We talked for another half hour or so, and in that time I realized I’d never be able to make the Thursday night class and catch my flight to Tokyo later that evening. My heart sank at first when I told Linh, and he subsequently told Sifu, but the two solved the problem in a most unexpected way:
                “It’s all right. Sifu says you will come to the children’s class in the afternoon on Thursday and test there. That way, you can test and still have time to make your flight. You will practice every morning this week, and then test with Sifu.”
                My head spinning with excitement for the upcoming test—and the horrid concoction of Pho, tea, alcohol, and ink-black coffee roiling in my stomach—I was unaffected by a breakneck motorbike ride back to the hotel, and cheerfully thanked Linh before taking my leave. It was only about 10:15 in the morning. It was going to be a long last week in Vietnam.
                The week itself passed in the sort of frantic blur as weeks are wont to do when they are your last in a country; I trained hard with Sifu in the mornings, and in the cramped space of our hotel in the evenings, when the professor with whom I shared a room was out somewhere else and not in kicking range. I practiced knuckle-pushups and smacked my forearms into any hard surface I found on the streets. As days rolled by, I grew more and more anxious.
                Linh came and picked me up at about 4 in the afternoon of our last day in Vietnam. Speeding through the Hanoi streets at early rush-hour, I tried to keep mental track of our turns so I would know how to get back to the hotel in case things ran late, or I couldn’t get a ride back; I couldn’t afford to miss that flight. For the first few blocks along the main roads, this worked fairly well, and I was feeling awfully proud of myself, until Linh slowed, dragging one foot to ease the motorbike into a sharp turn, and surged into what I would have called a cramped alleyway.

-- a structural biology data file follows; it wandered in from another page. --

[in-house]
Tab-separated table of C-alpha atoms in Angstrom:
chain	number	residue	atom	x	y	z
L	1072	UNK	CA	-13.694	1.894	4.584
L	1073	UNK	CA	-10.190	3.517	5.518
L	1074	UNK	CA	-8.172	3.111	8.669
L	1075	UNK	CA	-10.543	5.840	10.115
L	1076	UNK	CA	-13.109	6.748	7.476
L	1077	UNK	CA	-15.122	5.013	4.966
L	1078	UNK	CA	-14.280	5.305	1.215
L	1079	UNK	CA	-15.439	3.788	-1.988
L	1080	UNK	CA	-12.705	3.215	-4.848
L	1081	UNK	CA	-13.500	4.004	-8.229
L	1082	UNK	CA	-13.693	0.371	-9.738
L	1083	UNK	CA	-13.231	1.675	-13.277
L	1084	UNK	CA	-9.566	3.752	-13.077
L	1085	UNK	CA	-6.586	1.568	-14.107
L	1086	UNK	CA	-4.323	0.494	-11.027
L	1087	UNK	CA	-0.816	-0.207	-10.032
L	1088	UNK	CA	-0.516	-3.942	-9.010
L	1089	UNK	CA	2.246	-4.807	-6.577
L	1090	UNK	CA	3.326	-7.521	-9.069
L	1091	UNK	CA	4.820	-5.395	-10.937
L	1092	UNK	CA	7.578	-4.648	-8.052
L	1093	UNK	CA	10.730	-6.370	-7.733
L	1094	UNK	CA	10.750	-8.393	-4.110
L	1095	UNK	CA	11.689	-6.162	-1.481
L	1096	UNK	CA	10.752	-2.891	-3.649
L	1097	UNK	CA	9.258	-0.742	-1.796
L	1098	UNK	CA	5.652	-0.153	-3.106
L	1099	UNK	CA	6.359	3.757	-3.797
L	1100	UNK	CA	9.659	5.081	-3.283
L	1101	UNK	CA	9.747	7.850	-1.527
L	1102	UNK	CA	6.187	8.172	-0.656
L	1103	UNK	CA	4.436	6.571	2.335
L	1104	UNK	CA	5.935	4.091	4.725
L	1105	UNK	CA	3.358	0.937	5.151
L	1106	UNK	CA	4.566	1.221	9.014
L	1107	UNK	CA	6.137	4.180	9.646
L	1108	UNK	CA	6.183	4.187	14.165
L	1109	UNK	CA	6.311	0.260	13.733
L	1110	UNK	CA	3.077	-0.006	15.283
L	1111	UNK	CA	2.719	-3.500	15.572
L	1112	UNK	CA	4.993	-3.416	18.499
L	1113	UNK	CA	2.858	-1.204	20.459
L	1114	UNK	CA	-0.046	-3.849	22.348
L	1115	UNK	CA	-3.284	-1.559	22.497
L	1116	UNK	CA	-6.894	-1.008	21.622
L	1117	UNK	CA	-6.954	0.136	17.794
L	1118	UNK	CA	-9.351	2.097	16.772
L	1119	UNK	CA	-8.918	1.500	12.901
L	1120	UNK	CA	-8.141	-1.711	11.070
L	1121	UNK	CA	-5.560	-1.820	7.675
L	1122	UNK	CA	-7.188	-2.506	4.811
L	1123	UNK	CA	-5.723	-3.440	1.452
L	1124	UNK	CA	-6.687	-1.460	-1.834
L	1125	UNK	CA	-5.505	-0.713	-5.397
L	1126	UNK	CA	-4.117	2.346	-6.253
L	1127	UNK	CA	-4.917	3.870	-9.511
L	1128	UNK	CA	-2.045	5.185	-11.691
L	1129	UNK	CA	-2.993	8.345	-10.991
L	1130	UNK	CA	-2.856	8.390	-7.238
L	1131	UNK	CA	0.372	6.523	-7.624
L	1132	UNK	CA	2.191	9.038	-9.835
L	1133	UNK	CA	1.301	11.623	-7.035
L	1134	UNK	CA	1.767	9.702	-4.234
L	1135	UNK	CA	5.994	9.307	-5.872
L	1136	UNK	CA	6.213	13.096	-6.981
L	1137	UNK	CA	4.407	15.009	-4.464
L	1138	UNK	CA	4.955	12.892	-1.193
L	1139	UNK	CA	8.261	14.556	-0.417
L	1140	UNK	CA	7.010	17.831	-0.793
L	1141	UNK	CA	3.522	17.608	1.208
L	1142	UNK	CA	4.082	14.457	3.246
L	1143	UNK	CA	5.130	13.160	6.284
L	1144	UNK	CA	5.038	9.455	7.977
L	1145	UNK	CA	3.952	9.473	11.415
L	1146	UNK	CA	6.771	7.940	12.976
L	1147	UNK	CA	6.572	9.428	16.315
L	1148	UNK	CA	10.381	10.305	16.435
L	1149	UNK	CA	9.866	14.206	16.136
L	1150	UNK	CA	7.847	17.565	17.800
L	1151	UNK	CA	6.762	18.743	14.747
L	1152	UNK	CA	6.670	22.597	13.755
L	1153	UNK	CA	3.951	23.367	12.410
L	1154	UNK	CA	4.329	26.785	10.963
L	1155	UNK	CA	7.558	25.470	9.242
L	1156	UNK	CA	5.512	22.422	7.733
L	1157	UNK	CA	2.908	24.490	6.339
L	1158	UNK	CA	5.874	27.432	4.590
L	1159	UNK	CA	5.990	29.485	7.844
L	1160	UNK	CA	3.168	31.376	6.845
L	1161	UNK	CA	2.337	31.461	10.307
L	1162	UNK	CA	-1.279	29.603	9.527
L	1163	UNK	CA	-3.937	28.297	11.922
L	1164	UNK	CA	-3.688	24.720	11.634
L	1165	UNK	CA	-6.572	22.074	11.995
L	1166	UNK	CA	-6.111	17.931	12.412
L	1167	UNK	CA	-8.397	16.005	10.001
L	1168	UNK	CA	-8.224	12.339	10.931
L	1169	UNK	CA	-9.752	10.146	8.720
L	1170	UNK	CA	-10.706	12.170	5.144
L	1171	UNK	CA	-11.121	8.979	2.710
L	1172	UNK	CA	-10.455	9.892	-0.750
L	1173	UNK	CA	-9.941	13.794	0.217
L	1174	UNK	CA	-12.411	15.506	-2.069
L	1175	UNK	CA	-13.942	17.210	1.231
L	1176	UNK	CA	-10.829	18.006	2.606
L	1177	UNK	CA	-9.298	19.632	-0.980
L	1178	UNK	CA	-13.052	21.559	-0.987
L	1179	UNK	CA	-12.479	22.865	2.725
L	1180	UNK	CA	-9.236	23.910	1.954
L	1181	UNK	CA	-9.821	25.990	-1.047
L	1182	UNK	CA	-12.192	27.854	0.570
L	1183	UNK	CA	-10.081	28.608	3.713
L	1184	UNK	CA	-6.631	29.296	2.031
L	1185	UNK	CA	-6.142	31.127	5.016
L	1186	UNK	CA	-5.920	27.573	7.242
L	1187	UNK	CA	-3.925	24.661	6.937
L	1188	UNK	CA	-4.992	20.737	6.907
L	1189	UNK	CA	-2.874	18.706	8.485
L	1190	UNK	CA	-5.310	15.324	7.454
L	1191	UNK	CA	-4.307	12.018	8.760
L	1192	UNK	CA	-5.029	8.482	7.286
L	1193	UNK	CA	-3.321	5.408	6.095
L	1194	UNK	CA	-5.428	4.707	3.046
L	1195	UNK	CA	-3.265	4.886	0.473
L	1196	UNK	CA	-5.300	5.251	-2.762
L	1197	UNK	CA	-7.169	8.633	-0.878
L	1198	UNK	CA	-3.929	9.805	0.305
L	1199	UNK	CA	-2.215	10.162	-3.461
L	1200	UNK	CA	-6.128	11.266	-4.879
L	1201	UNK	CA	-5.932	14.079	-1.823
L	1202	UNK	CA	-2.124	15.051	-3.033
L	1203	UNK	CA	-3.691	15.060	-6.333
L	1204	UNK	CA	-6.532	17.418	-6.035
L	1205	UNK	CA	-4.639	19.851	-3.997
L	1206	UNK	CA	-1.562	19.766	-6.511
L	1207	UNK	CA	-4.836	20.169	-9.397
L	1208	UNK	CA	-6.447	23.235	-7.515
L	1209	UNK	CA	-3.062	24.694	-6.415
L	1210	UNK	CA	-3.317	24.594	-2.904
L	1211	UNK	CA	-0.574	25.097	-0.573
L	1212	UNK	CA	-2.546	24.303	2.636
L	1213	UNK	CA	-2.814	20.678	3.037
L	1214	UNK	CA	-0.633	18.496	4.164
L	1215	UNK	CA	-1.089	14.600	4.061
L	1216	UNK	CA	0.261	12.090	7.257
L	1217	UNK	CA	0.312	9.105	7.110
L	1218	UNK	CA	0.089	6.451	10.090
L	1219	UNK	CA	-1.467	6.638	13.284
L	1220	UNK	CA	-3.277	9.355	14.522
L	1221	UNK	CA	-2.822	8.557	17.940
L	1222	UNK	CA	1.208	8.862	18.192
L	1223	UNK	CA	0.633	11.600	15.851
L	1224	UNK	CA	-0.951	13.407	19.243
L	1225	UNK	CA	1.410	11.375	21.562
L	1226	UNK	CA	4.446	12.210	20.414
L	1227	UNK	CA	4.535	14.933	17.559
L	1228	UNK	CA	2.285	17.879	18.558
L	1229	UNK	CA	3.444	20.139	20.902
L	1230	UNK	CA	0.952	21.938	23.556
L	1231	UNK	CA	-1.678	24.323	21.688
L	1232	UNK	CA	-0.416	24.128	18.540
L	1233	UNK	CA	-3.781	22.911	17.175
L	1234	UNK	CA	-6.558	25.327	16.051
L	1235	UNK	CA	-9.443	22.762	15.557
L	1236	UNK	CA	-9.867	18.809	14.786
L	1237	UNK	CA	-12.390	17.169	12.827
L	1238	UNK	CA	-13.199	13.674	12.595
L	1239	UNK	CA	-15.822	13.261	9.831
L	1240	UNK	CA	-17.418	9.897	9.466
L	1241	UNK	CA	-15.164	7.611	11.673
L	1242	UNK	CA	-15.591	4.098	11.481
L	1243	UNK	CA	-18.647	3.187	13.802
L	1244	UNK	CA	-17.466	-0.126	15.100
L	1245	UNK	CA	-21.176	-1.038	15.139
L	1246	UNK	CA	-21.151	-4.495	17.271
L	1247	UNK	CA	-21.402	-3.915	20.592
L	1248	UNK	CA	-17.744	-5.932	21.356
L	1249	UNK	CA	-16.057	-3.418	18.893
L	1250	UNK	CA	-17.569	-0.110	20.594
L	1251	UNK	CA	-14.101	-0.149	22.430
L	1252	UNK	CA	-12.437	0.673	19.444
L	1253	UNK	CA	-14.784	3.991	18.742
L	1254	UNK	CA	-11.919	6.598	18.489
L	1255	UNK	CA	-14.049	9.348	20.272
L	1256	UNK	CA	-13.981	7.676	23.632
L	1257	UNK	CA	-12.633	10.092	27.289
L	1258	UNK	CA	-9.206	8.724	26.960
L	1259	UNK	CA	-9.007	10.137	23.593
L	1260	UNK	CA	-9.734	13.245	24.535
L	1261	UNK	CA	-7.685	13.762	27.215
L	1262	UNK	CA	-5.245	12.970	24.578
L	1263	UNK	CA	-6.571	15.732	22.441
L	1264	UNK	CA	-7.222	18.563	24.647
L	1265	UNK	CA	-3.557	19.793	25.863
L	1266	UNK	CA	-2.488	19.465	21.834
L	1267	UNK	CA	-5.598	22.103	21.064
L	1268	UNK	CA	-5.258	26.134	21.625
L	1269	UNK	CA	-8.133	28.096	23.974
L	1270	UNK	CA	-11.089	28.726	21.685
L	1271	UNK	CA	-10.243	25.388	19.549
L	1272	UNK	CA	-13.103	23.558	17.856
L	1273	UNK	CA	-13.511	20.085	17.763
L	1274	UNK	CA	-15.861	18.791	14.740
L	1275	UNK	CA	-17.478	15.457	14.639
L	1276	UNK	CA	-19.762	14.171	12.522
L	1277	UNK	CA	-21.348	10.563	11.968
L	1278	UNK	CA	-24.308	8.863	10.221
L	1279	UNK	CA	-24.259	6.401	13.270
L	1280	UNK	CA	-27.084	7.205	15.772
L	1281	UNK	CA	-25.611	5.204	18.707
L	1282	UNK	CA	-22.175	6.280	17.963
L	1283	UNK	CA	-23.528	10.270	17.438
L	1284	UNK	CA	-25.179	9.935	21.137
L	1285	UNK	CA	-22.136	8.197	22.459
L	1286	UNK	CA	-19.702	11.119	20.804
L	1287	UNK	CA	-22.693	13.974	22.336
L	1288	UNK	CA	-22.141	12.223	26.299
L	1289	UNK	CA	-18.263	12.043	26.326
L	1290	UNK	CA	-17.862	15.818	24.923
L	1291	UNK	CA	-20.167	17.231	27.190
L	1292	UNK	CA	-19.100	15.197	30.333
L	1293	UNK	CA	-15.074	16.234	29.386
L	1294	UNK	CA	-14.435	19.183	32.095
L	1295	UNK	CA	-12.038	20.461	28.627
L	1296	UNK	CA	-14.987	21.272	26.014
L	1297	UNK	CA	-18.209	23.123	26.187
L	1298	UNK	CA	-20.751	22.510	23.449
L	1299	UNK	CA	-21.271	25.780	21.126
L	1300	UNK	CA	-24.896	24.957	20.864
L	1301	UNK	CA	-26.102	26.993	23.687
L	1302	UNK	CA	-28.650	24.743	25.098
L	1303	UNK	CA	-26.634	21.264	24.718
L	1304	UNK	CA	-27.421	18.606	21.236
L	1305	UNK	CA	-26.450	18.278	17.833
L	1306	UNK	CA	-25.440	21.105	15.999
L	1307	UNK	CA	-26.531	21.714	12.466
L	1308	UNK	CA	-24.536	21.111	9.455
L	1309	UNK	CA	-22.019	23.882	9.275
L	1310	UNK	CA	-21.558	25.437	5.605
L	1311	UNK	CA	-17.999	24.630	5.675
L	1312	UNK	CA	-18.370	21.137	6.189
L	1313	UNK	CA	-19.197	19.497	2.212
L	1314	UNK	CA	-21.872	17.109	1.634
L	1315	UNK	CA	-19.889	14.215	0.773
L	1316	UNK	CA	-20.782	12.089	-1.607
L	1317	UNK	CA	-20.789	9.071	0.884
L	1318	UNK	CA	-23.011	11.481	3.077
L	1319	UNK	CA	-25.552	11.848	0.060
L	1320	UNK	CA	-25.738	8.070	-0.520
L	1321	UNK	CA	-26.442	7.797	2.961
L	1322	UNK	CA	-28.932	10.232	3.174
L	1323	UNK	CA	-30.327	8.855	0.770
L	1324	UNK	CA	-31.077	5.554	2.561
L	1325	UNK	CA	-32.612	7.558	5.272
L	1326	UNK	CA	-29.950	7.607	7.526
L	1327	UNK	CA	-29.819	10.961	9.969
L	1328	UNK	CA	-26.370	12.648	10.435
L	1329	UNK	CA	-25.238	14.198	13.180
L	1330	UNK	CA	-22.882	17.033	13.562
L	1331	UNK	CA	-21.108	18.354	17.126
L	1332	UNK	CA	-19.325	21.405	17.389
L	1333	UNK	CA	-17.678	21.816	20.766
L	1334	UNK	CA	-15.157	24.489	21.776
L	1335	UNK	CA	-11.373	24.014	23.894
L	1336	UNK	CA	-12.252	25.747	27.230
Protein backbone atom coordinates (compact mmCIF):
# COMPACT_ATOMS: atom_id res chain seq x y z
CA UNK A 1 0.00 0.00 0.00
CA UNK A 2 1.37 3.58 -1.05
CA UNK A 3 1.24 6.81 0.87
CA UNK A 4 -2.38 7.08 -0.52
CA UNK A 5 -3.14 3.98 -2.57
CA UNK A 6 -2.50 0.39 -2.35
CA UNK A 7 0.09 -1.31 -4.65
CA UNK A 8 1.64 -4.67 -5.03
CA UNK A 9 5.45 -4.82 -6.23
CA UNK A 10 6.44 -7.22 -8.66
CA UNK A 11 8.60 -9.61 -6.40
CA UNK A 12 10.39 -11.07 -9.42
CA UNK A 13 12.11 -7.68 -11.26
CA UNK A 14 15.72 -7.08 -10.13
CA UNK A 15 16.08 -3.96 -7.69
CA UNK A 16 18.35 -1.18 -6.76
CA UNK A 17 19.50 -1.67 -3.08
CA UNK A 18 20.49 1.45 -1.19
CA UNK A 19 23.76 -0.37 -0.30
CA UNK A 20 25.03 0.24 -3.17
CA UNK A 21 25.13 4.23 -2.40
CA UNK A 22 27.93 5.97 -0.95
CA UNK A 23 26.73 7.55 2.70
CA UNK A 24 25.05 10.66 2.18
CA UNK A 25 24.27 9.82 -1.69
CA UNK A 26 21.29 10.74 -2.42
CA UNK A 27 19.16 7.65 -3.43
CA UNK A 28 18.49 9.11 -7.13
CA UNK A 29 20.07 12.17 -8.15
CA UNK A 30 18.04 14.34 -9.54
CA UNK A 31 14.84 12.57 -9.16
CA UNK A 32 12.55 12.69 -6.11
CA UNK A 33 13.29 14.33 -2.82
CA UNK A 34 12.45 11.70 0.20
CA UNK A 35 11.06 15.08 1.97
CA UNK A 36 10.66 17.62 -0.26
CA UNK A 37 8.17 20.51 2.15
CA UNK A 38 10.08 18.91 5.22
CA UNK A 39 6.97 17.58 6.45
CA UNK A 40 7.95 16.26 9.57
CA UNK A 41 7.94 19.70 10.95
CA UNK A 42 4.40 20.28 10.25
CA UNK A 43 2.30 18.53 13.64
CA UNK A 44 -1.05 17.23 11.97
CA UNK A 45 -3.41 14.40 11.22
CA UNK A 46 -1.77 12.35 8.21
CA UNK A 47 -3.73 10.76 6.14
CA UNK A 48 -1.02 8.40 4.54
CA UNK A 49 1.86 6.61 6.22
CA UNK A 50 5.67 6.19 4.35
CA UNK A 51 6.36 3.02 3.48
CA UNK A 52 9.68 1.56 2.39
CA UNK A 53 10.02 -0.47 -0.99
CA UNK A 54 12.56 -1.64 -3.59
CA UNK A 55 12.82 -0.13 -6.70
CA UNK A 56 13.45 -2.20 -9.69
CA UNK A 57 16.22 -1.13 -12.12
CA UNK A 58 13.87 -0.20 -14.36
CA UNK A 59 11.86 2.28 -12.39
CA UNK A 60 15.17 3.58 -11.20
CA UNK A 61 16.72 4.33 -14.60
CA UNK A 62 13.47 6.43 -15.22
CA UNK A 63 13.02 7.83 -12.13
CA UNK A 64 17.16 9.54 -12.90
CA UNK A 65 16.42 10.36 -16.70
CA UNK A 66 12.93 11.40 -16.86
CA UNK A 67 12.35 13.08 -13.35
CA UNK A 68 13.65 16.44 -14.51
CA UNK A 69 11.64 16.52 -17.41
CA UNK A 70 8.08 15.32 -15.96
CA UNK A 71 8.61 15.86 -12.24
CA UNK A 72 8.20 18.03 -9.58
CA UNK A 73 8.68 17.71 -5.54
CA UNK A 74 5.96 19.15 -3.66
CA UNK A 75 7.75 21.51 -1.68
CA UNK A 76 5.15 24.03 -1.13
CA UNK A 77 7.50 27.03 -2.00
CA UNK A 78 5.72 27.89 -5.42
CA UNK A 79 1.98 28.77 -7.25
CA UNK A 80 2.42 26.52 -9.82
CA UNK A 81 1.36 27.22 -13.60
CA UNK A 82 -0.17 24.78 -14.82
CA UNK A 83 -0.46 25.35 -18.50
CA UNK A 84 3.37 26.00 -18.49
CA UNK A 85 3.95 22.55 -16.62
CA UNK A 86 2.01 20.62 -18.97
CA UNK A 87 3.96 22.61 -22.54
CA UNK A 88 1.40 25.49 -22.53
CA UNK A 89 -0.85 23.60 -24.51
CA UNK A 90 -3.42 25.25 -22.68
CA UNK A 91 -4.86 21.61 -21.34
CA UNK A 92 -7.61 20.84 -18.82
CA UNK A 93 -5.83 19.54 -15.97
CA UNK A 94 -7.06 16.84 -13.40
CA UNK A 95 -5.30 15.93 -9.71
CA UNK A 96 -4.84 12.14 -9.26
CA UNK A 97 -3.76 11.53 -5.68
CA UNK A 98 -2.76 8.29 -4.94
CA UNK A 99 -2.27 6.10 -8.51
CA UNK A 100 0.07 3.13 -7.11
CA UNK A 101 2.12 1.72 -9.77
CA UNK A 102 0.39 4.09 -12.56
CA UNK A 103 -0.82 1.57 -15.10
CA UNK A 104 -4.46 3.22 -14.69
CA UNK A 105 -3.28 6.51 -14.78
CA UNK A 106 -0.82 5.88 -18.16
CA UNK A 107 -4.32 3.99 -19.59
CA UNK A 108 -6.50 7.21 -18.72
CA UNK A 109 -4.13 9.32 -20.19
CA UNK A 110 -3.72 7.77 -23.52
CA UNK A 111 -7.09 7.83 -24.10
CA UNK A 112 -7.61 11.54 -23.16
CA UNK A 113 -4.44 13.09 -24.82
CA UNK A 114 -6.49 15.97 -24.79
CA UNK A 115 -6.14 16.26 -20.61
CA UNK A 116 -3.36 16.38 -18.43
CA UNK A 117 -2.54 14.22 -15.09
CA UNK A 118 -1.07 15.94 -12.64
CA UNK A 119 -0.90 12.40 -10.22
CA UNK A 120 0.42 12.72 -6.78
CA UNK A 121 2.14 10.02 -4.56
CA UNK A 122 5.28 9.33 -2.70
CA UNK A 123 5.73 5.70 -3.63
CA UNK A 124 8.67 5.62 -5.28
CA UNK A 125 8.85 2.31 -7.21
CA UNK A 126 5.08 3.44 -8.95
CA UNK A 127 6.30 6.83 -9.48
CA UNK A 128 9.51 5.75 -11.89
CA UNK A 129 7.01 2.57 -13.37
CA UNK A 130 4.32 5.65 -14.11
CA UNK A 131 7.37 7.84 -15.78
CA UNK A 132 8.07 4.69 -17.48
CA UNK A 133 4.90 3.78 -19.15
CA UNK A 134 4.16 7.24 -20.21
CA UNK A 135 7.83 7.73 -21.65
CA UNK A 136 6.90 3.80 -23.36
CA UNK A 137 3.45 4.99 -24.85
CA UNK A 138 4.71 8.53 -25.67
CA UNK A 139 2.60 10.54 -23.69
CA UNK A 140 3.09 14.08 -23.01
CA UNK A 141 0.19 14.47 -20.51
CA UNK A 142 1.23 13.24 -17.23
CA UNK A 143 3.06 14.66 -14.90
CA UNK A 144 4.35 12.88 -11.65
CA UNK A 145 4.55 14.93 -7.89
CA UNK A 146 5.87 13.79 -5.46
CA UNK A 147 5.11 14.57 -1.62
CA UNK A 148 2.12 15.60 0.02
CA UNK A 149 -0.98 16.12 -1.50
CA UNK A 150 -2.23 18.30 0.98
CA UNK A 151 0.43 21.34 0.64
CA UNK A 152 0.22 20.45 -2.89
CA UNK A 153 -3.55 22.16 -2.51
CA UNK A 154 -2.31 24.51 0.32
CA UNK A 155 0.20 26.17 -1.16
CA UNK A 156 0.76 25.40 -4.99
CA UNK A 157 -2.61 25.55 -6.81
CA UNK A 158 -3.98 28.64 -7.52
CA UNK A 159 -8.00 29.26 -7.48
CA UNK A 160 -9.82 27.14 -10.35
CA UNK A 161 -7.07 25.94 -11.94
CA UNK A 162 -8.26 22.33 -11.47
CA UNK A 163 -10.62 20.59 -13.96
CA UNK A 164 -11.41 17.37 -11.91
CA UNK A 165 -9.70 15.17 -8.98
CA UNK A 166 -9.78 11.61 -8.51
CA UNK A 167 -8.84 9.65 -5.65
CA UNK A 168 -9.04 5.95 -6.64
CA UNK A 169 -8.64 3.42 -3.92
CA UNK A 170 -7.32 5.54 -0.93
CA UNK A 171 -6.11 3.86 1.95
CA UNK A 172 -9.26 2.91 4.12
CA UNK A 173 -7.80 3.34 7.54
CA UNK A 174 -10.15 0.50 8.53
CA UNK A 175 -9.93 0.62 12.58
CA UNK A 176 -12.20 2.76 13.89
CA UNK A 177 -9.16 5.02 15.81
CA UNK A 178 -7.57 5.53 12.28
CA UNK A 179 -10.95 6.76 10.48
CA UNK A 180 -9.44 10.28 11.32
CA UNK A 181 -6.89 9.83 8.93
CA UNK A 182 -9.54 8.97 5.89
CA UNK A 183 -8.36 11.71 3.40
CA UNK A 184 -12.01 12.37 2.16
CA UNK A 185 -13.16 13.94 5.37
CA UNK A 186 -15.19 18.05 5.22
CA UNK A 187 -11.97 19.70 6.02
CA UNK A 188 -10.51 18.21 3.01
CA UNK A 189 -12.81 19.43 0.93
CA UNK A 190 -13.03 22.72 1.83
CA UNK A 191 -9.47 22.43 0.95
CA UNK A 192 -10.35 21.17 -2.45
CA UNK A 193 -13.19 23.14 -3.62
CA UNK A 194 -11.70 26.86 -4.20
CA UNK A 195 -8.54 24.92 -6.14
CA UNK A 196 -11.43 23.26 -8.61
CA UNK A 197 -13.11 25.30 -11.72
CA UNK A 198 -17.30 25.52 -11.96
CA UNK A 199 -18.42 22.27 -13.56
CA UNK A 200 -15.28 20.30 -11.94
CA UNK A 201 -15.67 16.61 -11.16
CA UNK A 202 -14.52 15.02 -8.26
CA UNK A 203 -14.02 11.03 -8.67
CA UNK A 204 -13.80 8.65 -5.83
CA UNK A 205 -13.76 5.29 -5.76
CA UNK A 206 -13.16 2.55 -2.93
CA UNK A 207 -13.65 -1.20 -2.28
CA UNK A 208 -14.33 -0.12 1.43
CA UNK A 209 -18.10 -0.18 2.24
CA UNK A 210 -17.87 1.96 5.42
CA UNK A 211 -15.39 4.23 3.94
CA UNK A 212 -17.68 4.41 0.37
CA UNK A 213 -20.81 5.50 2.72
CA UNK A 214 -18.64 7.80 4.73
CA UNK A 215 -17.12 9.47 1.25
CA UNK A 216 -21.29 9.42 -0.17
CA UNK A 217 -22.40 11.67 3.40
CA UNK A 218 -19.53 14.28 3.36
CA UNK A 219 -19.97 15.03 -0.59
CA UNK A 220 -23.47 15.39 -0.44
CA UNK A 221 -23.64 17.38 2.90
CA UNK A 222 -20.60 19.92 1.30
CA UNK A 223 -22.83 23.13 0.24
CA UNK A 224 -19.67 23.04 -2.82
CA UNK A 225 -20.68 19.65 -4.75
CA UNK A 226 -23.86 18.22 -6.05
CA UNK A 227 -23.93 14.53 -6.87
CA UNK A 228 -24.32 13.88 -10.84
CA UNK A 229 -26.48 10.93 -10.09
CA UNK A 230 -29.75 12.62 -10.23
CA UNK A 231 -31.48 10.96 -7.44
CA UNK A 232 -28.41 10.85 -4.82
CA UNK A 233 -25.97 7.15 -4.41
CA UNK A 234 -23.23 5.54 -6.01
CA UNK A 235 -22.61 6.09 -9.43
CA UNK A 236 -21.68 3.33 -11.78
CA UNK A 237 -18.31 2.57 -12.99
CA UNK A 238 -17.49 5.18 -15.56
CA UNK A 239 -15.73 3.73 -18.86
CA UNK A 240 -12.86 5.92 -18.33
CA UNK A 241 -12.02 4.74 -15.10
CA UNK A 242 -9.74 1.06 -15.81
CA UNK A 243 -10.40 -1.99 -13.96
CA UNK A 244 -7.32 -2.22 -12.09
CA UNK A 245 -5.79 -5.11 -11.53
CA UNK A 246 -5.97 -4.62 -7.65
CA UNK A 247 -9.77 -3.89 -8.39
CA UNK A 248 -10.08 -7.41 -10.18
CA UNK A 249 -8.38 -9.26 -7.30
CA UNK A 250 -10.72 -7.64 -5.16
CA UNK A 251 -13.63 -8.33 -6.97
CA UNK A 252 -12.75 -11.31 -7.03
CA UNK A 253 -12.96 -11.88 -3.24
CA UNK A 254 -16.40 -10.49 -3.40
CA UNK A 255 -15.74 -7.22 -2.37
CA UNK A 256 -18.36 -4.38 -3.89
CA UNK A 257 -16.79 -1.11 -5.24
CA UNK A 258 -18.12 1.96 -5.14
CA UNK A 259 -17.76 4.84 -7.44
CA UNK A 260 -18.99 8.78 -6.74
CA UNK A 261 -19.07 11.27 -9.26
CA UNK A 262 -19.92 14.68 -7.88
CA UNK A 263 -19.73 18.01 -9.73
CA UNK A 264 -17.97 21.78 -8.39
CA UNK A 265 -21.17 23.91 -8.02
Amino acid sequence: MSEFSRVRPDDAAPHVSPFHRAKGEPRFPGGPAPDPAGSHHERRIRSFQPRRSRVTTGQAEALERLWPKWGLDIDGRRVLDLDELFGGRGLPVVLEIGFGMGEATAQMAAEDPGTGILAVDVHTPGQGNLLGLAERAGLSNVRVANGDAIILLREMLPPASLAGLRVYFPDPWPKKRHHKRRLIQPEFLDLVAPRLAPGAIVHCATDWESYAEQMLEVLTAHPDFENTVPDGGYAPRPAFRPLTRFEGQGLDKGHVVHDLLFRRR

But in Hanoi, it was still a street. And a busy one. The motorbike snarled down the bumpy, uneven pavement about six-feet wide between two rows of buildings, buzzing past people’s feet or swerving around oncoming bike traffic. Once, we had to pull up onto a sort of front patio of a restaurant to let a small car by. This road soon sunk into an urban labyrinth of similar roads; all thickly lined with buildings which loomed far and close overhead, giving one the impression that they were entirely indoors. I lost my bearings completely, and instead was focused on clinging to a bag of gifts I had brought for Sifu (including several bottles of rice vodka and his favorite brand of cigarettes), which smacked into any number of people as we sped by at unreasonable speeds.
                All at once, we erupted out into the open, and I found myself nearly gasping for breath. We roared in through a wide gate, above which was printed a long Vietnamese name which included the word I knew meant “school”. We soon arrived at a clean, tile-floored courtyard filled with children and young adults ages 7-14 or so, all in matching Nam Hong Son Kung Fu uniforms.
                I was greeted by Sifu and Linh’s brother, who was also an instructor. I presented Sifu with my gifts, which included a long, translated thank-you letter  which I had written with the help of a friend. I tried my best to get across how deeply I respected Sifu Duc and his skill in Kung Fu, how much I had to learn, and how he had provided a great inspiration for me to continue my training despite the demands of the rest of my life. “Okay,” Sifu smiled as he finished, nodding his head, and giving my hand a firm shake. He explained something earnestly to me, gesturing vigorously with his hands, then smiled and nodded to Linh.
                “Sifu says you have a great attitude as a foreigner and martial artist. You are very happy to learn from others and you leave your… how you call it, your mind, your ego behind you. He says you can always consider Nam Hong Son your home away from home of the martial arts. Also, he says he is still just a student, that there is always more to learn in Kung Fu. He quotes a famous kung fu saying, you know, ‘Forest of literature, ocean of kung fu’. If all the literature in the world is a vast forest, Kung Fu is even bigger, it is like the sea.”
                I remarked how much I liked the quote, but hadn’t much time to contemplate it; I was rushed to the front of the class after putting my bags down. Sifu, Linh, and his brother introduced me to the class, and I bowed back to a courtyard full of fidgeting youngsters. I sat off to the side with the other red belts, and watched the students of various ranks perform their various forms. The students chanted the verses which went along with each technique in unison. We saw a pair of higher level students (I later discovered one was Sifu’s 13 year old son) perform a complex kata, once again complete with the sort of theatrical intensity I had mentioned in my last post. Then, it was my turn.